An exhibition marks the debts of the First World War towards the men of the city


This year’s Remembrance Day will be marked with a special exhibit at Newton Abbot.

Bridie Snelling is hosting the exhibit at Newton’s Place in Wolborough Street, which will share stories and display memorabilia from Newton Abbot soldiers who died in WWI.

In addition to the photographs and old documents, there are many items that will directly relate to Newton Abbot’s role in the Great War.

Exhibits will show how Seale-Hayne Hospital helped military personnel suffering from shell shock, and an honorary role lent by the Devon and Dorsets Regimental Museum – The Keep – lists all men who died in the war.

Unusual exposure will be sphagnum moss. Due to its beneficial properties, it was collected by the women of Devon and used to heal wounds. A shell case awarded in recognition of their efforts will also be on display.

Bridie, a volunteer at the town museum, visited the Somme battlefields and Commonwealth war graves which she described as very moving.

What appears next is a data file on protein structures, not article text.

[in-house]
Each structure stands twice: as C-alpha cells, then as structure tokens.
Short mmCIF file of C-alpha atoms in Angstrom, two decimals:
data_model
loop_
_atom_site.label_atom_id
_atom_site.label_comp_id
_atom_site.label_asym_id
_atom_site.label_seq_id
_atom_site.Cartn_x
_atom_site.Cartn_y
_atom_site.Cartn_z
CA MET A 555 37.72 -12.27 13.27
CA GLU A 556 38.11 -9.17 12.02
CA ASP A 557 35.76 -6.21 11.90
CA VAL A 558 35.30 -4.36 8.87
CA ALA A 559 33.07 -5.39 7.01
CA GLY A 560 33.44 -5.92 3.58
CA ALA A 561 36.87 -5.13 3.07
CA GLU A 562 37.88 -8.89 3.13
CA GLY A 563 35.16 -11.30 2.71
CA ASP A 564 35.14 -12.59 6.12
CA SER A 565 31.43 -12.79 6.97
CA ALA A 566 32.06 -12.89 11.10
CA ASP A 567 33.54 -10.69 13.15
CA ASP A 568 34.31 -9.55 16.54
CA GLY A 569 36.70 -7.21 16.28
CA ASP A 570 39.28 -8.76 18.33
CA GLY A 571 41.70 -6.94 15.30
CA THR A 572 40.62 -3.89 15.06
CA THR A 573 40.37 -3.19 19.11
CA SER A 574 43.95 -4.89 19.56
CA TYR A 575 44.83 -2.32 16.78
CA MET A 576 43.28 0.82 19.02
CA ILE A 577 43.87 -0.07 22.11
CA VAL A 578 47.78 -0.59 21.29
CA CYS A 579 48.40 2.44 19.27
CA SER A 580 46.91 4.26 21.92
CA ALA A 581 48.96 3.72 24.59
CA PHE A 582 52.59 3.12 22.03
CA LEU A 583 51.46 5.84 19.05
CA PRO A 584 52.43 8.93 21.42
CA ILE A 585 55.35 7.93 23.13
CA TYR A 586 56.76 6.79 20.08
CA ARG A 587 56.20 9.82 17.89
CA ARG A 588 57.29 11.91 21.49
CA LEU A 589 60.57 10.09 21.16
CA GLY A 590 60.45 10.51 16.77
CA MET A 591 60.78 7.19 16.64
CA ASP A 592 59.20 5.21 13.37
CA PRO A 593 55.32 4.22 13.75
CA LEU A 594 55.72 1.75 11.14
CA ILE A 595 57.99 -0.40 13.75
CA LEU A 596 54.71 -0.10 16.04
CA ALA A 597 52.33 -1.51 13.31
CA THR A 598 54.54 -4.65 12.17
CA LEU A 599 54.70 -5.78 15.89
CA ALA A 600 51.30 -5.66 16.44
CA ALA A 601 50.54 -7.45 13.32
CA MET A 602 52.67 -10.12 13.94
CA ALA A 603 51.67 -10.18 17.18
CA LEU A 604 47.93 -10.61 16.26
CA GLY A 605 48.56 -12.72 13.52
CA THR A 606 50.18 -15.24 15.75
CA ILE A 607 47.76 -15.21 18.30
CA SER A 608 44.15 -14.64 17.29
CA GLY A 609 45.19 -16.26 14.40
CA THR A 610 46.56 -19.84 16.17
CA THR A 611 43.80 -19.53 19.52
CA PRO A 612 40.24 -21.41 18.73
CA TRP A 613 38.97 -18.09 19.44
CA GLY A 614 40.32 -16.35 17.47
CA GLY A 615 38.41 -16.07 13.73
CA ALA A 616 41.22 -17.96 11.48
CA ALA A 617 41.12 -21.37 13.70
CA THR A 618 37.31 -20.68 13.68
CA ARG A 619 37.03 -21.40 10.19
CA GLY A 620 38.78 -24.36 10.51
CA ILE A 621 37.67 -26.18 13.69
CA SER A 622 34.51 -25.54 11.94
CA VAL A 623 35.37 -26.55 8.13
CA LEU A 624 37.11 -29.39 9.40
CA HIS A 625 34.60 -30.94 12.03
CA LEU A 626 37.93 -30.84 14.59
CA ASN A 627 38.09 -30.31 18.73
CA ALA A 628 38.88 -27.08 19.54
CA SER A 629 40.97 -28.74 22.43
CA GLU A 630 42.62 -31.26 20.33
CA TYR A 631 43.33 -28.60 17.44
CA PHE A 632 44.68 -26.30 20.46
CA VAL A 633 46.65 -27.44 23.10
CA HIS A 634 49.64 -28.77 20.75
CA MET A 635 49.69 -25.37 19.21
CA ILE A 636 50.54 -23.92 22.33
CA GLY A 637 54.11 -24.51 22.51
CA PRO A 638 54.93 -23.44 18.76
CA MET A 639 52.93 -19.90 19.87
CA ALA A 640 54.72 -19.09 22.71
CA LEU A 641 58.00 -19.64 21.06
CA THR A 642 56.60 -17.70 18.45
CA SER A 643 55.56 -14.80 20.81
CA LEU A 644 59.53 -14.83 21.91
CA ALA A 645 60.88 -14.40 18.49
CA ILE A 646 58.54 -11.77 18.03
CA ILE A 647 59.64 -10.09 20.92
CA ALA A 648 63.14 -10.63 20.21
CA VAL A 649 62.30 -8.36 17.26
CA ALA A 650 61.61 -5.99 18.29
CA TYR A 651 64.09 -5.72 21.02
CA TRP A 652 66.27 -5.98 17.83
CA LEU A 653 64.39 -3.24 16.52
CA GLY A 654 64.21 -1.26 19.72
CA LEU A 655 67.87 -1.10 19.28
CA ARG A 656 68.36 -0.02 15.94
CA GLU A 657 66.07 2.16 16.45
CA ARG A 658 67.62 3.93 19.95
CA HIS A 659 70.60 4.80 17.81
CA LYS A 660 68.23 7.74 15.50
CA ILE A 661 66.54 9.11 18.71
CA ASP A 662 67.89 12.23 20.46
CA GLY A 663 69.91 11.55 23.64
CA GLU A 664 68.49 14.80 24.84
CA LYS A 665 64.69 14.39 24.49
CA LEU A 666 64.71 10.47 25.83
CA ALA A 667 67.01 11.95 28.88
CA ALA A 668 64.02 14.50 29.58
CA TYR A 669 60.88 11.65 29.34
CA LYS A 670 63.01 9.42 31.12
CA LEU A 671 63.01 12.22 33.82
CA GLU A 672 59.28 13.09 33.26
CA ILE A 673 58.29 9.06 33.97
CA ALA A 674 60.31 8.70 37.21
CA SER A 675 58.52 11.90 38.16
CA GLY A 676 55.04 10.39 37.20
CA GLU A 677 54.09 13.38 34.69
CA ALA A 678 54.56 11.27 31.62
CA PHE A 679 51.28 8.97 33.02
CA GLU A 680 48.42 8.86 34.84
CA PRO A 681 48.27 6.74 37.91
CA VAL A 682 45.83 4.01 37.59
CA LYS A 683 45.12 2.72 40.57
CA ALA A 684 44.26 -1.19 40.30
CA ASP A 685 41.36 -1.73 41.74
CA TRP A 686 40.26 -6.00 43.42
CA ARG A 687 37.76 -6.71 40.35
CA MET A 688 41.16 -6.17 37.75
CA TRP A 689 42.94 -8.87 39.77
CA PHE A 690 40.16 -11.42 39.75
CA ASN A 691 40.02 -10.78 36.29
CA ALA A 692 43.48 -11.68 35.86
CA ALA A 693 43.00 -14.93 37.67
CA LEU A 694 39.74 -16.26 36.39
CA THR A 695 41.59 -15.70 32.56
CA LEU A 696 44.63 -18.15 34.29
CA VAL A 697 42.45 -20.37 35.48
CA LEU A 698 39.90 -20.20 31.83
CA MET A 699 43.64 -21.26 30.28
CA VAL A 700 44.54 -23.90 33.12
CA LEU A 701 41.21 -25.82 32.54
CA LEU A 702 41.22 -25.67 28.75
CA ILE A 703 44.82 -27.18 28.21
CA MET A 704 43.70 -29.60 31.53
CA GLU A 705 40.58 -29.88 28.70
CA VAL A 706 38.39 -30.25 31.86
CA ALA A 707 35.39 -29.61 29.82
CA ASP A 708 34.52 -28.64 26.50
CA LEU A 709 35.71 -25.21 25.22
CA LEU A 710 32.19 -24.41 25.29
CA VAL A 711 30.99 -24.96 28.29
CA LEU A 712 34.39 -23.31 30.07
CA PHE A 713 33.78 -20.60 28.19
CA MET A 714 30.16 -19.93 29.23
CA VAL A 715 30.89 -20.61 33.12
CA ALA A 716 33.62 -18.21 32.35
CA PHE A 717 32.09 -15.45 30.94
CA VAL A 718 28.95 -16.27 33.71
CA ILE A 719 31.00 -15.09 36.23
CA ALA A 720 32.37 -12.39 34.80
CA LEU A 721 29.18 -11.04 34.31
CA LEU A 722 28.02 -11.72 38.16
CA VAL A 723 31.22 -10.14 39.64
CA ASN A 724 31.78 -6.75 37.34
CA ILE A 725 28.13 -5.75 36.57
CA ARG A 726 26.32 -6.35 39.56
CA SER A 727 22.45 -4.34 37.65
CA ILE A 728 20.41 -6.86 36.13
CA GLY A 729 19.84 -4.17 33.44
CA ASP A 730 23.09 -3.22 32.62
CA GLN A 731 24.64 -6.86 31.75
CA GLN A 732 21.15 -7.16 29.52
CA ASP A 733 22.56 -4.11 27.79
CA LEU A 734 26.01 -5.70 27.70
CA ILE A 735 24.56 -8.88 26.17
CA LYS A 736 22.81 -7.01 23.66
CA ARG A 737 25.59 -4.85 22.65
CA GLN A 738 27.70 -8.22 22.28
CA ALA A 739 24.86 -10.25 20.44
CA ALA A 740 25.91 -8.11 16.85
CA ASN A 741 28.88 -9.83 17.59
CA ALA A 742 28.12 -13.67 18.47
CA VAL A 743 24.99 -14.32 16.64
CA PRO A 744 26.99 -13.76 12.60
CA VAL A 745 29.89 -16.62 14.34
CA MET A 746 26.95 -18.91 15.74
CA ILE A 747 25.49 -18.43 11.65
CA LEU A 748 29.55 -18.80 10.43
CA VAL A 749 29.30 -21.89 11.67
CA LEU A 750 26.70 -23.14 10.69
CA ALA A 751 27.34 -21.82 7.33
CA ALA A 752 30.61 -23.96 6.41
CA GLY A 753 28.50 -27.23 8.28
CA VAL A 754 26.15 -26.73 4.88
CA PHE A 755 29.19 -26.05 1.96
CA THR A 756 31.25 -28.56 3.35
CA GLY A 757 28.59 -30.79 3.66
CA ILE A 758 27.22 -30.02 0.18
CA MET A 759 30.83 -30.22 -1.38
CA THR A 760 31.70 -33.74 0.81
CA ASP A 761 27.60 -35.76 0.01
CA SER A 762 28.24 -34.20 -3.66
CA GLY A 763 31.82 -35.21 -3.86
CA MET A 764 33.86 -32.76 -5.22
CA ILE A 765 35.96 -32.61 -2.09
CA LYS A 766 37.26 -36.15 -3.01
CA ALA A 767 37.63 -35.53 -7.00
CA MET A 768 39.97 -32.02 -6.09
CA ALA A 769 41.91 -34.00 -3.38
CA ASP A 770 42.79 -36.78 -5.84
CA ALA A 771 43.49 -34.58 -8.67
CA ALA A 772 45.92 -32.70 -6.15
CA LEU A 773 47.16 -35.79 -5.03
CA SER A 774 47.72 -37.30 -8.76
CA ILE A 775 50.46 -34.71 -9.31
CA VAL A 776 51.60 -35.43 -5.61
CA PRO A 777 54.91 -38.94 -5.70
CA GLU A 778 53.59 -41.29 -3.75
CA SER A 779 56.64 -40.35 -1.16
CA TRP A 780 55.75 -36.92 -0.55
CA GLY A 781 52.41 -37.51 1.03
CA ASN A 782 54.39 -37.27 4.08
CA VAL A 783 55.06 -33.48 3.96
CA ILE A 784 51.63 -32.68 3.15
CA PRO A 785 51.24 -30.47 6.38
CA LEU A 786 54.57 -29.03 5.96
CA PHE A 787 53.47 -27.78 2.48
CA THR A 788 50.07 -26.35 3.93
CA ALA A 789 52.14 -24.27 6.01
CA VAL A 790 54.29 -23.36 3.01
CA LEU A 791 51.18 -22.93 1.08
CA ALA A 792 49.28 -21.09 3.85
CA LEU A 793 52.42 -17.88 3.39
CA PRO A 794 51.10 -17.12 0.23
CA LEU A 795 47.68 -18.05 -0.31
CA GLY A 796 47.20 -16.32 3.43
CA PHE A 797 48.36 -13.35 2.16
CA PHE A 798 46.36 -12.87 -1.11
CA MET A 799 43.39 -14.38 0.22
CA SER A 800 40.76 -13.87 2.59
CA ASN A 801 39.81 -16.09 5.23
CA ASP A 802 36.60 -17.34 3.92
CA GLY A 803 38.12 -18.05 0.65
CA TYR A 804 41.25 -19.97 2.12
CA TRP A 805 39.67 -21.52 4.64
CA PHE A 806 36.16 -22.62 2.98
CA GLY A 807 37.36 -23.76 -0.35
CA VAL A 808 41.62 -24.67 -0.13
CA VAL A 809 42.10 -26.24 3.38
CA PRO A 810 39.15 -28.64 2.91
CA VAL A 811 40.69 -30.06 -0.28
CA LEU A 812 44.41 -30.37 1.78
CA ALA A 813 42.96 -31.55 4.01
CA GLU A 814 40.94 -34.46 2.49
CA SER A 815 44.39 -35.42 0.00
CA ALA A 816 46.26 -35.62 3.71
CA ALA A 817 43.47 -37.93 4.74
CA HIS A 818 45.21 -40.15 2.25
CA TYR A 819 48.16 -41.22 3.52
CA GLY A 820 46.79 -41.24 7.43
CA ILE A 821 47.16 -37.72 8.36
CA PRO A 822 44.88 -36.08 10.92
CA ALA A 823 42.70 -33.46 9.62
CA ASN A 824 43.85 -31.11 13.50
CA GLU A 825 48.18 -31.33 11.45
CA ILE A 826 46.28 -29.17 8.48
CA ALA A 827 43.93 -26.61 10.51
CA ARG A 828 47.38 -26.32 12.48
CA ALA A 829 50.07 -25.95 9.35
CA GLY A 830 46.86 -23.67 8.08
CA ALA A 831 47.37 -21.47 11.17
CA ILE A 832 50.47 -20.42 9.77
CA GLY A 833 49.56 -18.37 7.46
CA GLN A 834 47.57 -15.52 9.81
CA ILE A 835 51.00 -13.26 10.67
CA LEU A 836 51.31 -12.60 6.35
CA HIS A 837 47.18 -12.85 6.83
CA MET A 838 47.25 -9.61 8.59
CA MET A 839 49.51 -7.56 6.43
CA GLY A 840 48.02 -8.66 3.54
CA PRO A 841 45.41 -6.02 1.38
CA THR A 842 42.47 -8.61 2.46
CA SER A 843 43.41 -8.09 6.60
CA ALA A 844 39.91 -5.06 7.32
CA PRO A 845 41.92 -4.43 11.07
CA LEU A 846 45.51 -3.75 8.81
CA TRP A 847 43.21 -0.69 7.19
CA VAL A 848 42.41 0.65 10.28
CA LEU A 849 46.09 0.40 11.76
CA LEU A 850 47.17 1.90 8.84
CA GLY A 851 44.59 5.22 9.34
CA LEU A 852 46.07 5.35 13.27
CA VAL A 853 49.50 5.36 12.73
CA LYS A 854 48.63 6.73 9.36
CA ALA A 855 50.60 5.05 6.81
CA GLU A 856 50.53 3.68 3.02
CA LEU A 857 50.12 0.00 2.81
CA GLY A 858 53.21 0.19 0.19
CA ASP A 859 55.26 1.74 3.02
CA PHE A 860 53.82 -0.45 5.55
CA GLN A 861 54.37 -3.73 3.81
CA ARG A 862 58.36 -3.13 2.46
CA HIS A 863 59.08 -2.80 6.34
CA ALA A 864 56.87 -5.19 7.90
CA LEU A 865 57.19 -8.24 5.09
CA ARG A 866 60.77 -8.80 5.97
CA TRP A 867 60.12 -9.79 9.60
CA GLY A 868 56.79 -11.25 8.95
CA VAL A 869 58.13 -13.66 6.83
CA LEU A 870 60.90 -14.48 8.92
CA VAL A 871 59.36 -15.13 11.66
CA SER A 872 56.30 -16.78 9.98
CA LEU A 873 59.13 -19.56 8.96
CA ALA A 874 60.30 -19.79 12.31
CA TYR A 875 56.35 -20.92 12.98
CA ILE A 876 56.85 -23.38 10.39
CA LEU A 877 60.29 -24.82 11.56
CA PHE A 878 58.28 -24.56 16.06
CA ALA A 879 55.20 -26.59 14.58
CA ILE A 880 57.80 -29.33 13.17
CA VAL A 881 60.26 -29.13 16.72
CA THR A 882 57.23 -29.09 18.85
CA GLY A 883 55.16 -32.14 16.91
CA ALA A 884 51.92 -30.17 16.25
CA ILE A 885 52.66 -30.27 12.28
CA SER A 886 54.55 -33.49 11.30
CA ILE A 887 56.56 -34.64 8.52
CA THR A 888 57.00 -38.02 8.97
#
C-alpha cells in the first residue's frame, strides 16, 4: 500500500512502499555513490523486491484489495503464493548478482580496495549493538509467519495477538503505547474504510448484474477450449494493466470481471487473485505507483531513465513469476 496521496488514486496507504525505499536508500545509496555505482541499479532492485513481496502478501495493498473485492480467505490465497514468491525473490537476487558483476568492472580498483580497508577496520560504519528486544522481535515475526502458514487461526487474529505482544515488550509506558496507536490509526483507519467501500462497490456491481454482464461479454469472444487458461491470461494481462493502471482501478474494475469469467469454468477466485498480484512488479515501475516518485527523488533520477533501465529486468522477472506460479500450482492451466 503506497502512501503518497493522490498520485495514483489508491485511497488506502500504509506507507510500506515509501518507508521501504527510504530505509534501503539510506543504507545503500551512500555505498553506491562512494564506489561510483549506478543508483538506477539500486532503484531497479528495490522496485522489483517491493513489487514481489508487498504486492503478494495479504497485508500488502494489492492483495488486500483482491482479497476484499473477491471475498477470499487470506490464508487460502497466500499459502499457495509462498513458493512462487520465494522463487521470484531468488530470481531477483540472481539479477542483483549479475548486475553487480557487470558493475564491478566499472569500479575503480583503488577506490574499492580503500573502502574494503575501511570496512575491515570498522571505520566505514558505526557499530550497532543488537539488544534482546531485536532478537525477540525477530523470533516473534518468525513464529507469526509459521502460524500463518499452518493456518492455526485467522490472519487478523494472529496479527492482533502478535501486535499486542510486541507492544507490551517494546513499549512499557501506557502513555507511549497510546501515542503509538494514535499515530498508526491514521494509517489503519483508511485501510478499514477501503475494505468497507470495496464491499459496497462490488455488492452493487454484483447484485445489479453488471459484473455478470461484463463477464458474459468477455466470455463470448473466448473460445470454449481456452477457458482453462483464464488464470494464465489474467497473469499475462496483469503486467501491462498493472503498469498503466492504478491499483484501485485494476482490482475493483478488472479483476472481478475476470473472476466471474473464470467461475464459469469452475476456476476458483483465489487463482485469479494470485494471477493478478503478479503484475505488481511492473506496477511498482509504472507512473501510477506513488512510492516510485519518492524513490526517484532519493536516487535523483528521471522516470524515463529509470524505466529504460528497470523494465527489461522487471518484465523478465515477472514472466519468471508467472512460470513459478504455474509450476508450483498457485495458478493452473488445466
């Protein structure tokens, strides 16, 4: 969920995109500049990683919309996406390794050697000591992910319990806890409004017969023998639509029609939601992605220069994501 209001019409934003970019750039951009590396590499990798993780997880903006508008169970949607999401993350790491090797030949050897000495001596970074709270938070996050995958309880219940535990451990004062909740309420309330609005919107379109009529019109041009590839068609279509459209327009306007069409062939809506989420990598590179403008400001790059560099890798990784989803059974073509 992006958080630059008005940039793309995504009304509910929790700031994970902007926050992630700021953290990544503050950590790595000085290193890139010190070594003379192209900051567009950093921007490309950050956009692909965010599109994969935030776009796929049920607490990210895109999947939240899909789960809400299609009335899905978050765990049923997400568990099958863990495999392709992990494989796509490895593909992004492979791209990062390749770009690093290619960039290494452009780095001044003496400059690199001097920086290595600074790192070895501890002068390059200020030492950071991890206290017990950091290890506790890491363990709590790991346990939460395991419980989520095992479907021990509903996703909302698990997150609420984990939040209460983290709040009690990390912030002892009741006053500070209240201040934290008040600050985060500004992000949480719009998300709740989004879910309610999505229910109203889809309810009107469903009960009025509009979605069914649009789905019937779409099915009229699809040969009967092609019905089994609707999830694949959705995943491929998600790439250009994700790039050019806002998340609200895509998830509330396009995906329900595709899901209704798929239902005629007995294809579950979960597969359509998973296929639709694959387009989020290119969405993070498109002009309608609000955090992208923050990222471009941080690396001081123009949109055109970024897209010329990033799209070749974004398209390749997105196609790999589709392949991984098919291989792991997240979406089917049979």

She explained, “I hope during Remembrance Week visitors will come to watch and reflect on their sacrifice.

“I met a man who told me about a Facebook group – Forgotten Soldiers of Devon.

“It made me think how distant the war has become and that there was a danger that people were starting to forget.

Some people may still wonder why we bother to remember a war from so long ago, but if you could count the names of 1914-1918 on all the war memorials in Devon you would find more of 11,600 very good reasons.

“The exhibit will tell the stories of some of these names – twins, brothers and a young man who left a children’s home to fight and who died at the age of 18.

“There will be a great storyboard about the Vicary family, who lived in the Newton Abbot area for many generations and ran leather tanning and cutting factories in Bradley Lane. As with so many other families, the onset of World War I affected the life of the Vicary family.

“Brothers Gilbert, Walter, Alexander and John all served in the war, Gilbert did not return to Dyrons House as he was killed in action in 1917.

“We Will Remember Them – An Exhibition of Forgotten Soldiers of World War I” will be open in Rowell Hall for the week of November 9-13, and admission is free.

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